Sara Fitzgerald’s daughter Kate is just two years old when she is diagnosed with a rare form of leukaemia. Reeling with the helpless shock of it, Sara knows she will do anything — whatever it takes — to save her child.
Then the test results come back time and again to show that no one in their family is a match for Kate. If they are to find a donor for the crucial bone marrow transplant she needs, there is only one option: creating another baby, specifically designed to save her sister. For Sara, it seems the ideal solution. Not only does Kate live, but she gets a beautiful new daughter, Anna, too.
Until the moment Anna hands Sara the papers that will rock her whole world. Because, aged thirteen, Anna has decided that she doesn’t want to help Kate live anymore. She is suing her parents for the right to her own body.
Publisher: Hodder Paperbacks
First published: 2004
This books left me feeling all the feels. Seriously. I was a bit of a wreck when I just finished it, just wanting to scream “WHY?” over and over again. My Sister’s Keeper takes the term “emotional rollercoaster” to a whole new level, that’s for sure. This was the first novel by Jodi Picoult I have read and I definitely want to read more. It’ll just take some time before I’ve recovered from this first one, I’m afraid. I thought it was a really good novel, but also very heartbreaking.
One of the things I liked most about My Sister’s Keeper was the structure of the book. Anna tells a large part of the story, but you also see part of it through the eyes of her father, her mother, her brother, her lawyer and her guardian ad litem. This structure really added to the story, since you experience different points of views throughout the novel. I think that was a very good choice for this novel since it’s about such a difficult topic that clearly has a lot of sides in need of exploration. I don’t think the story would’ve worked as well as it did if we’d only get to see one character’s perspective on the matter. What I thought was very striking is that we never get to see Kate’s point of view on anything. We read about what everyone around her thinks and feels, except for her.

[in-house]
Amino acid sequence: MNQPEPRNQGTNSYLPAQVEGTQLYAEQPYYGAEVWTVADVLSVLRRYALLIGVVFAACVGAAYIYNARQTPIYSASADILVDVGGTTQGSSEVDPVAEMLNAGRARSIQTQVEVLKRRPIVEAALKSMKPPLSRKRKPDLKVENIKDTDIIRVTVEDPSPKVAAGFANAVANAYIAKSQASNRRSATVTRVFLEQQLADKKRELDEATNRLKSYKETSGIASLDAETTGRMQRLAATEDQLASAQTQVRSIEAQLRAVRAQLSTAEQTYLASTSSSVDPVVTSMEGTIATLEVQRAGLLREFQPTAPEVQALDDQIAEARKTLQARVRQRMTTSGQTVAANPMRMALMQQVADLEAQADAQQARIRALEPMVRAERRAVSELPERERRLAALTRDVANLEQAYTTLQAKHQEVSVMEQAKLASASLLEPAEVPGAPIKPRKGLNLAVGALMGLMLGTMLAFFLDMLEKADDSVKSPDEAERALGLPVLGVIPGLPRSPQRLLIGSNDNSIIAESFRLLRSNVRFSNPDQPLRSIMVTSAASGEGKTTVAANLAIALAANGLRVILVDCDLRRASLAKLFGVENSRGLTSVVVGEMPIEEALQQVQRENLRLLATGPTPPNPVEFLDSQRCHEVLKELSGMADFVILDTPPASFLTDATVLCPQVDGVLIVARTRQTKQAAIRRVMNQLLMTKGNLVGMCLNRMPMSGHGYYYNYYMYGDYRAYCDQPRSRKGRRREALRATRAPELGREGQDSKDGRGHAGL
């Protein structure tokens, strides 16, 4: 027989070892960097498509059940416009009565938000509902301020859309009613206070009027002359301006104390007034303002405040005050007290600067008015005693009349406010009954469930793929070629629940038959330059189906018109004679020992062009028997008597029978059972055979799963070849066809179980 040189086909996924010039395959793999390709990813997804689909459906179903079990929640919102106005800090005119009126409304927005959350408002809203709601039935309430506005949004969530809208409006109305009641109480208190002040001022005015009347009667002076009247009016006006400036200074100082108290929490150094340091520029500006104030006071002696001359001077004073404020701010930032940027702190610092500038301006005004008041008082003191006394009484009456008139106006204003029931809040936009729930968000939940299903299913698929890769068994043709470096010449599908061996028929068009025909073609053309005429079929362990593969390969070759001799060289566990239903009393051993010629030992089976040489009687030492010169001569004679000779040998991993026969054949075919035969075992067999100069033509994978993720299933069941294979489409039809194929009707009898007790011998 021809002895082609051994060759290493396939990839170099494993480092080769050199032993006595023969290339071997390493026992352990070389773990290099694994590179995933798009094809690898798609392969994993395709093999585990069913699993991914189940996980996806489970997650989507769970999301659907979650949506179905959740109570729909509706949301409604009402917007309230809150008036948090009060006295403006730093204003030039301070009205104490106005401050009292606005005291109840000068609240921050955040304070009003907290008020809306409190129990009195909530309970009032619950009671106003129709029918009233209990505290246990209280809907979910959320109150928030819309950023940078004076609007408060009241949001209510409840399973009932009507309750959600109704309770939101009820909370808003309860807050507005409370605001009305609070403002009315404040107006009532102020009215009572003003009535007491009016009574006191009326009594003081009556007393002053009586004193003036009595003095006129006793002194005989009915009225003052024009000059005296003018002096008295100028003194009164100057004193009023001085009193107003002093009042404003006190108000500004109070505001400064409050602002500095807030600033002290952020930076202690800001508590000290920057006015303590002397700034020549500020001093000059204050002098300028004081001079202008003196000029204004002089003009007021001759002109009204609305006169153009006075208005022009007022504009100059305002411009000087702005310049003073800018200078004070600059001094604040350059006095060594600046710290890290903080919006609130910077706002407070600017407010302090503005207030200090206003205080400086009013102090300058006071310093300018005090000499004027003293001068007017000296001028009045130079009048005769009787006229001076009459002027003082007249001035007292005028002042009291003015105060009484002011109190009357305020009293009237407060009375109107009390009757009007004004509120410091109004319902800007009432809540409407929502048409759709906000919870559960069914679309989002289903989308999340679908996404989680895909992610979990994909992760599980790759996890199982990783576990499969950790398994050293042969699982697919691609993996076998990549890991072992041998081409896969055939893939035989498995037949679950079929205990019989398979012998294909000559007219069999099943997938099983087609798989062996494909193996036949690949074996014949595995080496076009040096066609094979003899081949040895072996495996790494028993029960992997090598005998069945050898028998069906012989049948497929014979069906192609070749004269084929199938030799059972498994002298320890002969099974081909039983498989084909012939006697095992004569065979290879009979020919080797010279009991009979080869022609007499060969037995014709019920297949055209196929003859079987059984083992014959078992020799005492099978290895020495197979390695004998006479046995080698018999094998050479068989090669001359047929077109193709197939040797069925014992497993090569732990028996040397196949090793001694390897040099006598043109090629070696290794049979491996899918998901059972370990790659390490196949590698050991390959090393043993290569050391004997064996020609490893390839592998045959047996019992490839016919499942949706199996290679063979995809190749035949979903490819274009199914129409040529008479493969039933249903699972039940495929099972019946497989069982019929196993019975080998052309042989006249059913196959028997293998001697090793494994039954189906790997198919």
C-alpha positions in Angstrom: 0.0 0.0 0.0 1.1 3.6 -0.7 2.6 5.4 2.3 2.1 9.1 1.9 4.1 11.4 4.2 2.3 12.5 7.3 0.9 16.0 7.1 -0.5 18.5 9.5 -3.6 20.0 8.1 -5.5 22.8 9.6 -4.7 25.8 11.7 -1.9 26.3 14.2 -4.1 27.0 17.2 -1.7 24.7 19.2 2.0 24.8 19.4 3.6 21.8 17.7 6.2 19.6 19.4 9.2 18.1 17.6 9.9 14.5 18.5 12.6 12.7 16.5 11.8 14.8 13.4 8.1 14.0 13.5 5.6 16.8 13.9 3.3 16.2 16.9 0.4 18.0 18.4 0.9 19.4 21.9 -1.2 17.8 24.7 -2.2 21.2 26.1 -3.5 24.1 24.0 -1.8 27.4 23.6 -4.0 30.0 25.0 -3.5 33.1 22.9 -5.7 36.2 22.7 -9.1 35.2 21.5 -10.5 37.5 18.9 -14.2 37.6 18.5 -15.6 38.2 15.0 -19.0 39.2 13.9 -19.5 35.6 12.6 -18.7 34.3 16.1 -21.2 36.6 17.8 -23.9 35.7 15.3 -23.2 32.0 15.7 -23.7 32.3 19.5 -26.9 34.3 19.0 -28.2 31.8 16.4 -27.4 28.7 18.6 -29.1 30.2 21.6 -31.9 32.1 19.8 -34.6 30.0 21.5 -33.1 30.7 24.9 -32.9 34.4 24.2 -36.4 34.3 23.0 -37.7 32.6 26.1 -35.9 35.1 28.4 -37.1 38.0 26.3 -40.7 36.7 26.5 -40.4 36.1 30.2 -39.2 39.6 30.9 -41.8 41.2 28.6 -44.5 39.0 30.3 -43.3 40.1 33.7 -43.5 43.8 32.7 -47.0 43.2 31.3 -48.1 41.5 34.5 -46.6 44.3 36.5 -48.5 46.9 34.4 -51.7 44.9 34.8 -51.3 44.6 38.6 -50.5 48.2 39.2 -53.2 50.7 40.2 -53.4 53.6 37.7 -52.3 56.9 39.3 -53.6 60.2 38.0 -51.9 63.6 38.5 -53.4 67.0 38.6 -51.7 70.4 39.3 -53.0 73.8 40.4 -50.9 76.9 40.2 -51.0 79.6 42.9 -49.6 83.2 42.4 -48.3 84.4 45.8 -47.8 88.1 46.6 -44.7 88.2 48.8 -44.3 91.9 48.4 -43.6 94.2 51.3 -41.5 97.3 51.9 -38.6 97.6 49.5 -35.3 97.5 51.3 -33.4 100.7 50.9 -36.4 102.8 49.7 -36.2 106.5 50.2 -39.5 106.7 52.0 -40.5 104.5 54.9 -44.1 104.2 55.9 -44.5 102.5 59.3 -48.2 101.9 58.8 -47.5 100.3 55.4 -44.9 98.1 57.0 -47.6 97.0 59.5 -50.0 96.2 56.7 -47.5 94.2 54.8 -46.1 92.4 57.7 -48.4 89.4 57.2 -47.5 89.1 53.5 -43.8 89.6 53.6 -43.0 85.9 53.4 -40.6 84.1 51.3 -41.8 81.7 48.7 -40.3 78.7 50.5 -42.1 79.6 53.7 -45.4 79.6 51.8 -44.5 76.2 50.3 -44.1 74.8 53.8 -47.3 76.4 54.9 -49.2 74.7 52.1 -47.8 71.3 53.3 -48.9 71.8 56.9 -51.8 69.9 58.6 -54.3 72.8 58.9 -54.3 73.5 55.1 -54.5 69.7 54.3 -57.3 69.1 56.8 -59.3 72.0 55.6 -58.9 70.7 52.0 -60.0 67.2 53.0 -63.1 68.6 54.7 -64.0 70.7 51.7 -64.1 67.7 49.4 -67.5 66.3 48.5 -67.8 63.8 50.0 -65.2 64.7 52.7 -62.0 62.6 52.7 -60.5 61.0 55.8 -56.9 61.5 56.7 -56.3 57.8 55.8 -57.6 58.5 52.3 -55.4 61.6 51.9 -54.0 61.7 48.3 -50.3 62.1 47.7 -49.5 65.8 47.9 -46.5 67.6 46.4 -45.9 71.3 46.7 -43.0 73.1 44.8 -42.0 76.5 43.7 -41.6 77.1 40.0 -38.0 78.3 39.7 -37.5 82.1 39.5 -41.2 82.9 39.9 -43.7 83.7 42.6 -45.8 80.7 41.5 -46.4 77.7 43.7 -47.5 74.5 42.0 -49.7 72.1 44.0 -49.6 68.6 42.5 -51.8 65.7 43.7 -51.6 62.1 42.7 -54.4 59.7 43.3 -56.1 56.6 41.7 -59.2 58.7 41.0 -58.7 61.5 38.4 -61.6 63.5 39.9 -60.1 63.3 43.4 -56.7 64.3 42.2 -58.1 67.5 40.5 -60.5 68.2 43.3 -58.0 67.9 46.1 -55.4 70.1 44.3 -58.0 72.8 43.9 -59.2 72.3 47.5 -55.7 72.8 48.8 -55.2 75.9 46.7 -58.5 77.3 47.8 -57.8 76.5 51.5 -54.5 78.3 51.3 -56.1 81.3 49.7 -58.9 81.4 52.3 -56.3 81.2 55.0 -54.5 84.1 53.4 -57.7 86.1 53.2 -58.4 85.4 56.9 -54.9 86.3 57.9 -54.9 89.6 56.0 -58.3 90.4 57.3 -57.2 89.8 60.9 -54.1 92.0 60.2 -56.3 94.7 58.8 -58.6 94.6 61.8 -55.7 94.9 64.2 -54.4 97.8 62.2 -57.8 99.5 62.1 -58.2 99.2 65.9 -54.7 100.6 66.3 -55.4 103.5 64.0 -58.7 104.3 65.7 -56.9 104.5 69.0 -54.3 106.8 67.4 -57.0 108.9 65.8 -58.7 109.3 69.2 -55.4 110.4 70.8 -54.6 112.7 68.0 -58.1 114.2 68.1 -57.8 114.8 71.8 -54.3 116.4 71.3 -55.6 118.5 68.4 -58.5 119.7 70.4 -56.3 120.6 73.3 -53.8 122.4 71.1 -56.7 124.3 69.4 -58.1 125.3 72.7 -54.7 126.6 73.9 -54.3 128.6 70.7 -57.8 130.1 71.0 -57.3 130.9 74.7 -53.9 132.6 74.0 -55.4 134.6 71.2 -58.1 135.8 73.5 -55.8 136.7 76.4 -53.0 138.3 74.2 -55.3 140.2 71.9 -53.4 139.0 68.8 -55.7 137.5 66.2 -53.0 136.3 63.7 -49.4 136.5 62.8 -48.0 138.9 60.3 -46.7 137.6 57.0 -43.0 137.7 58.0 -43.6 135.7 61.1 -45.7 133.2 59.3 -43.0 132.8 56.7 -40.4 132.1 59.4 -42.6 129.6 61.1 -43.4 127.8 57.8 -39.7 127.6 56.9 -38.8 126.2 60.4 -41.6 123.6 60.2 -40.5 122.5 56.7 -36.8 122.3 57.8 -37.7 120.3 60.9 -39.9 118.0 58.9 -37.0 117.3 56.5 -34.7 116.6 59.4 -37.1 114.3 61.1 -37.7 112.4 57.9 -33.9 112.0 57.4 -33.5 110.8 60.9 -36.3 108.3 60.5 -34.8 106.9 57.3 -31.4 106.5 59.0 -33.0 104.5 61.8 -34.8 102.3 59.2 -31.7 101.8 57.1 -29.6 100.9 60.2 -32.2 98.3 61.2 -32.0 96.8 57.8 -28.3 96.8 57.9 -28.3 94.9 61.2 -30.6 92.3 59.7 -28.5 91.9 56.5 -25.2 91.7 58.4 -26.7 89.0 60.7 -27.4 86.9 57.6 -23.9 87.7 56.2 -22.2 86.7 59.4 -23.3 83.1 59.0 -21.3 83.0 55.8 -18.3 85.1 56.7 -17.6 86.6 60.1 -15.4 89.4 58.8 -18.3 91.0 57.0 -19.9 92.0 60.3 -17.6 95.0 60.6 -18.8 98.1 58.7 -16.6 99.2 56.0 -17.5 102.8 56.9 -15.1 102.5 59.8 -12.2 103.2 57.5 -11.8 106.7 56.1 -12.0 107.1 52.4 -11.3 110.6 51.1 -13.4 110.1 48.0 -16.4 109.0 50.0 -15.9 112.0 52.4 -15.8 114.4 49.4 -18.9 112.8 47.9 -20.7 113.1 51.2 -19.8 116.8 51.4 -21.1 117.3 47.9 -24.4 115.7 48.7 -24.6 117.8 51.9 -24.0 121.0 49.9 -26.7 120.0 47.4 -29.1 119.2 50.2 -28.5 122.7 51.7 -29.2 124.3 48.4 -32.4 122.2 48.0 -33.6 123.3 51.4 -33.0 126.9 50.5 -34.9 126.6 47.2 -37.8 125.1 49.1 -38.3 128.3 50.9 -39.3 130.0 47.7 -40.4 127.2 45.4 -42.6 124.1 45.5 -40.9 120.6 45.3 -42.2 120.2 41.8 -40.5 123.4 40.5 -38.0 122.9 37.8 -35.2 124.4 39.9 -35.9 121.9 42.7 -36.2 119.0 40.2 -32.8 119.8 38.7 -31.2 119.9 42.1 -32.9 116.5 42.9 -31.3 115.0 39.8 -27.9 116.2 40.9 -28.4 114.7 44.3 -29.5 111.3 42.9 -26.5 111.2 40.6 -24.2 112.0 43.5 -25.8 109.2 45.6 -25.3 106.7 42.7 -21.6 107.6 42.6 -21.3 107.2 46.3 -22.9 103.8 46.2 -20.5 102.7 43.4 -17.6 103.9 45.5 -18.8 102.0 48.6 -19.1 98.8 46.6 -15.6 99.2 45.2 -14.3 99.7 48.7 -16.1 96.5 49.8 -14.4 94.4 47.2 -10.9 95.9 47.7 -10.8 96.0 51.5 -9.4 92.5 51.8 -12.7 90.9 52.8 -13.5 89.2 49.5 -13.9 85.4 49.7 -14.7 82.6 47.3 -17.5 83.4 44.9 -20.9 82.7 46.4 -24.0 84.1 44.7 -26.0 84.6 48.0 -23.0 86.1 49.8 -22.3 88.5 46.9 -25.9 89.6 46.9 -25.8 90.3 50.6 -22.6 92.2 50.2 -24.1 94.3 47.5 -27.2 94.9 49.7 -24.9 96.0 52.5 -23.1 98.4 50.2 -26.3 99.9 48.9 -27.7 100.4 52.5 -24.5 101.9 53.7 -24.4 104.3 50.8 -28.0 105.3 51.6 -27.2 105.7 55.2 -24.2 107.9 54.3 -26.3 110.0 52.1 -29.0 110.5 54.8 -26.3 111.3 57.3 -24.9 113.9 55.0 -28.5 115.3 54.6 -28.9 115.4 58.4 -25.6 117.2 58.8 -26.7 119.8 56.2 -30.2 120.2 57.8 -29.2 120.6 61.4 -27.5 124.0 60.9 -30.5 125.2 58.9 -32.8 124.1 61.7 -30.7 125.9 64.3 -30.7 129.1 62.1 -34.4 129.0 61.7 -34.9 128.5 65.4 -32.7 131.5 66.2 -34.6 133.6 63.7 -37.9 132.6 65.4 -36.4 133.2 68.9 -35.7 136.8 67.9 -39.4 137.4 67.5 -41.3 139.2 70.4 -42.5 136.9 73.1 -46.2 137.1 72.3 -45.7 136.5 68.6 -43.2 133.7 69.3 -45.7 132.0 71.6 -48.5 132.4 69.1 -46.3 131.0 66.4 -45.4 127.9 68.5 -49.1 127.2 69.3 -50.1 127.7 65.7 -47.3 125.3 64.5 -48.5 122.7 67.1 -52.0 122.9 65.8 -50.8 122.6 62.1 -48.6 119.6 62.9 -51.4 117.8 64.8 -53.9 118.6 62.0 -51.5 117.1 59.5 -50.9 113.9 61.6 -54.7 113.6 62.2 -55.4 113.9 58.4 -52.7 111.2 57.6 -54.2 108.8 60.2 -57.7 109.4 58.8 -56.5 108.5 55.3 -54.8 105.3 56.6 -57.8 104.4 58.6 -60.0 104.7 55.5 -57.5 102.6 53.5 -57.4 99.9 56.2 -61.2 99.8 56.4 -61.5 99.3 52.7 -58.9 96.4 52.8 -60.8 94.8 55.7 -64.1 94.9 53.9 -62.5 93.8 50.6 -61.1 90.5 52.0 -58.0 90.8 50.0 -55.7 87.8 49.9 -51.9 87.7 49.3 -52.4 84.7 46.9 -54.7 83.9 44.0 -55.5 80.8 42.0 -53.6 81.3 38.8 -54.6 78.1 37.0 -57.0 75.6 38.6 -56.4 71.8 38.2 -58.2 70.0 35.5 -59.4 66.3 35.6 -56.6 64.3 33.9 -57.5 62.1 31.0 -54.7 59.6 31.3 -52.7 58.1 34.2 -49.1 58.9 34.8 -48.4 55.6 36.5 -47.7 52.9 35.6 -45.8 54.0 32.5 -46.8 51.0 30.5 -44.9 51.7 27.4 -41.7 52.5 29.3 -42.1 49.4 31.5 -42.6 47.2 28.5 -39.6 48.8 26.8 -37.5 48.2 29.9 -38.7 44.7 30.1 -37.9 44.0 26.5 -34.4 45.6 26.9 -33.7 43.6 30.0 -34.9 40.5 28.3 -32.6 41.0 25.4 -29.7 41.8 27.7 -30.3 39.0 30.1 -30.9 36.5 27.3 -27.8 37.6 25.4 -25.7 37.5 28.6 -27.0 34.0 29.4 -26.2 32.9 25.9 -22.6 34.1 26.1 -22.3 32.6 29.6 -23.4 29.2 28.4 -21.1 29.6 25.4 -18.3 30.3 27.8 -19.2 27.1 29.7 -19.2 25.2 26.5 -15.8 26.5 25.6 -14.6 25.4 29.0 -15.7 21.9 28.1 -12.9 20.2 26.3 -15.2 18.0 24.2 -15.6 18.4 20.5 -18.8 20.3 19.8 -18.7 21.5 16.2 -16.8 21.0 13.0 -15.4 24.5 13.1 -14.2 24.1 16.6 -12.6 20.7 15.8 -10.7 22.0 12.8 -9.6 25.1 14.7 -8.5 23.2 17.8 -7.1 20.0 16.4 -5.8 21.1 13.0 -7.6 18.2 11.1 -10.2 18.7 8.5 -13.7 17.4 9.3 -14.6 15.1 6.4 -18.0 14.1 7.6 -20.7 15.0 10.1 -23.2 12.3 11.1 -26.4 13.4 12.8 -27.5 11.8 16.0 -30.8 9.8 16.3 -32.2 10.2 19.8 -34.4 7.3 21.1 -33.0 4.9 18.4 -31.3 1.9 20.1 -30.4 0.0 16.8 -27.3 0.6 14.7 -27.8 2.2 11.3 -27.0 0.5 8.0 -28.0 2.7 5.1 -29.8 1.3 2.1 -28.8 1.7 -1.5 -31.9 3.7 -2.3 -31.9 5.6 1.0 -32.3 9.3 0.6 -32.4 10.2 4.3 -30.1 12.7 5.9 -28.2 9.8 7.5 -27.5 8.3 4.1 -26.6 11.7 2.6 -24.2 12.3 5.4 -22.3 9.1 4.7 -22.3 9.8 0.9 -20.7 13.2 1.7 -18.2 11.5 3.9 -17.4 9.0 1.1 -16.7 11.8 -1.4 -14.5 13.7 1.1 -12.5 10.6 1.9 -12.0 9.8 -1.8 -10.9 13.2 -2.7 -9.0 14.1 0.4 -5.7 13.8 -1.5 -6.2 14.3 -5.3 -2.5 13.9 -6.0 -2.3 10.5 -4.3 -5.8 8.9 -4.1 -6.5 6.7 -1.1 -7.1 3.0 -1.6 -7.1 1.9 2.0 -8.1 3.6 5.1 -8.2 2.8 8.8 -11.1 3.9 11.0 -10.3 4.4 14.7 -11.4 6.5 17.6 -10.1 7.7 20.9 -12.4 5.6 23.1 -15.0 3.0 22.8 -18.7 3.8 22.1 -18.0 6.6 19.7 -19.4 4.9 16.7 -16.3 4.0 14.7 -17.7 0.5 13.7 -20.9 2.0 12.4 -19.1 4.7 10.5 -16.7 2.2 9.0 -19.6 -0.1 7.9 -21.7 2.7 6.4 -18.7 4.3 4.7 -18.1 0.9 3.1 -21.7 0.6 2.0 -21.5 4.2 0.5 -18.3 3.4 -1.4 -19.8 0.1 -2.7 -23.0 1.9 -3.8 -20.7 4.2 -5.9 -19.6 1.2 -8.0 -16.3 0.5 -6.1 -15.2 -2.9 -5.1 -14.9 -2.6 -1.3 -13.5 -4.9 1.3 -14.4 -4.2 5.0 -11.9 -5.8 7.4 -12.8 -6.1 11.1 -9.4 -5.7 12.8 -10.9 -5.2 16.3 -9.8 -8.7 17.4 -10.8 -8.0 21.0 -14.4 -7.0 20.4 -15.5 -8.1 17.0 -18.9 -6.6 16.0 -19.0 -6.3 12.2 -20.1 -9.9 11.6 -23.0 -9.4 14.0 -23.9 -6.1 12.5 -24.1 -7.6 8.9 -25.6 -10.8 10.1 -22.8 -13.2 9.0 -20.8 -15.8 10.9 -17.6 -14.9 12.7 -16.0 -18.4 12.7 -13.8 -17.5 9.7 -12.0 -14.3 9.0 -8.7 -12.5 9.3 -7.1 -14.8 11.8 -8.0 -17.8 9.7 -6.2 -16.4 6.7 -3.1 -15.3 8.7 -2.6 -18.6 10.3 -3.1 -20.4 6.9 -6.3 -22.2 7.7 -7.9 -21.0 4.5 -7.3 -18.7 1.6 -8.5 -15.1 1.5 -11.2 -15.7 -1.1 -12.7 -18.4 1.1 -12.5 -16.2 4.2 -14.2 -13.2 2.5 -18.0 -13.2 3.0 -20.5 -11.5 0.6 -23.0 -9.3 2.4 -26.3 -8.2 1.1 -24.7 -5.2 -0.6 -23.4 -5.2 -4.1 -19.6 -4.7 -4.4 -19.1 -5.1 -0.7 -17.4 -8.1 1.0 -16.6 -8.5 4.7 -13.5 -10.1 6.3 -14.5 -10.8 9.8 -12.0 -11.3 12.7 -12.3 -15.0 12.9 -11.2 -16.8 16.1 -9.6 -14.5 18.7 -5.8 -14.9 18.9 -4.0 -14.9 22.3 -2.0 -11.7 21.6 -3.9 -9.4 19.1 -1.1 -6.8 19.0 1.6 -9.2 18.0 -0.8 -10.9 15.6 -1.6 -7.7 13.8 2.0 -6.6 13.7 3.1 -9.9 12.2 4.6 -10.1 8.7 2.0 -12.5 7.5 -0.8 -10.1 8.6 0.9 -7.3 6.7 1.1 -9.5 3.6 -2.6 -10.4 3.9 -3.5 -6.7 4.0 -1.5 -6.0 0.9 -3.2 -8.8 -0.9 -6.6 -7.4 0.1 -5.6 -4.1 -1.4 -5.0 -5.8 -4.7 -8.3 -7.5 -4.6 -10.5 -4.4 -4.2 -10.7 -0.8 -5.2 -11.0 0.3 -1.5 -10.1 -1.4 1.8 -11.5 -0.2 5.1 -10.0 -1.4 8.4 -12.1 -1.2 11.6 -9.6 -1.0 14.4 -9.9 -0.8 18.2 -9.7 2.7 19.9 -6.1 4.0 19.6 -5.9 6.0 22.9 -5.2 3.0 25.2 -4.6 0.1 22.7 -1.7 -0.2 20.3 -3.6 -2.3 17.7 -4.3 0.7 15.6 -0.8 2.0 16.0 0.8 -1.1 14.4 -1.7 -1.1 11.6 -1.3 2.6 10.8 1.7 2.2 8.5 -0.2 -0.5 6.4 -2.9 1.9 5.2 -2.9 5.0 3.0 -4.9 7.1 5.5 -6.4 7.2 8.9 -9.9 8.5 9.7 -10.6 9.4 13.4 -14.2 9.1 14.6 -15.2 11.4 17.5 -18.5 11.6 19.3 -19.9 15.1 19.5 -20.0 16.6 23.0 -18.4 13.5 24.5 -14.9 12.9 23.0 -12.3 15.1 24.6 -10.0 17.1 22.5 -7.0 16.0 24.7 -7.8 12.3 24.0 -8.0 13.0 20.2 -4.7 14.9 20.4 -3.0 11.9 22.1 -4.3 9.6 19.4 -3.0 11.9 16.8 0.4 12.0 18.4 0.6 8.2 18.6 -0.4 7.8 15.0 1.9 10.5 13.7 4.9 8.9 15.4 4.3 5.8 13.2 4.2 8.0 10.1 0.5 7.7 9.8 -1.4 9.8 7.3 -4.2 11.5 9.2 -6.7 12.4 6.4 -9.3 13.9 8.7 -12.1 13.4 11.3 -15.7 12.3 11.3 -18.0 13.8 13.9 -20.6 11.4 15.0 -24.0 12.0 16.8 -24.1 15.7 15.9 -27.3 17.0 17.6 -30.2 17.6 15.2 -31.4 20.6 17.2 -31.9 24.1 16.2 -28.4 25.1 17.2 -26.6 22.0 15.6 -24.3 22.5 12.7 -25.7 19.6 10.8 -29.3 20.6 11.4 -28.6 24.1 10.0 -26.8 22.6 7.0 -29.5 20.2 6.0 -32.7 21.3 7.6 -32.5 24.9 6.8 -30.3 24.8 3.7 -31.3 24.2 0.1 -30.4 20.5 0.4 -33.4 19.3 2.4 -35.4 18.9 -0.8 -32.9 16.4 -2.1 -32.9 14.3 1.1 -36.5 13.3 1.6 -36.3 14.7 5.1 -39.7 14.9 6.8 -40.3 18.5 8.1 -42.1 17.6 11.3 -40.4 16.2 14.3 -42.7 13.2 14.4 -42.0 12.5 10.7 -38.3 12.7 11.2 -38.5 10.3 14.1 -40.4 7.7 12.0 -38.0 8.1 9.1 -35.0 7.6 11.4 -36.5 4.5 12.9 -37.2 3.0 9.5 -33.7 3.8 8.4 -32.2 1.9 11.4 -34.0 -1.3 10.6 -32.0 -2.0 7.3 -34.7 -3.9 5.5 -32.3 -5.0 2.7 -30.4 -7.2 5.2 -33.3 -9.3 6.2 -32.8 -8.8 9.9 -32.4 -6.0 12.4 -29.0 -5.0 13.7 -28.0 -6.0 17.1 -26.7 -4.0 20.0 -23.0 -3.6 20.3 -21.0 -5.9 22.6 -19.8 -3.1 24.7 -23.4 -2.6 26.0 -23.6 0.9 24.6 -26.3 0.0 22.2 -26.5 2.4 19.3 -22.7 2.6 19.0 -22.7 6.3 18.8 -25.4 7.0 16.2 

The story and all these different perspectives really make you think. The position Sara finds herself in is utterly impossible to deal with: she has to choose between her two daughters. There is no correct way to deal with that. I totally got that as a reader, but still I resented her for the way she treated Anna, who feels as if she’s just some kind of spare, so to speak, who’s only needed when Kate needs a transfusion or a transplant. Sara (understandably) always chooses Kate, and it becomes clear throughout the novel that doing so has done great damage to her other two children. But what was she supposed to do? Sure, she should have paid more attention to her healthy children, but I can imagine that seems entirely impossible when your other child could die at any given moment. Whichever way I looked at it, I always ended up thinking: “I don’t have the tiniest of clues of what I would do.”
And then there’s thirteen year old Anna, who has to choose between being her own person — having a life of her own — and saving her sister’s life for however long that might still last. It’s heartbreaking to read about her struggle. I felt so bad for her, and got even more angry at Sara for how she handled the situation. (I probably would’ve reacted differently to Sara if I’d be a mother myself, now that I think of it.)
That’s what it keeps coming down to with this novel, though: the moral dilemma. What would you do if you’d be in Anna or Sara’s shoes? You won’t know until you have to actually make a choice like that yourself (which hopefully none of us will ever have to do). It’s just impossible. This all makes it seem as if this novel is all heavy and sad all the time, which isn’t the case. There are fun moments as well, although the heaviness is always present.
The one thing I didn’t really get about this novel was the subplot about Anna’s lawyer, Campbell Alexander, and her guardian ad litem, Julia Romano. I didn’t mind the focus on them, but I didn’t really get the relevance to the story. I’m also not quite sure if I agree with the ending, although I do understand why Picoult might have chosen to end it that way.
I want to write that I really enjoyed reading My Sister’s Keeper, but I don’t think “enjoy” is the right word here. I’m certainly impressed by this novel and it was a very good read. The writing was wonderful as well. However, I wouldn’t recommend reading this when you’re feeling a bit down, because it is quite a difficult and heavy story. For anyone who is up for a novel like that: do give it a go, it’s a very good novel and the story will give you lots to think about.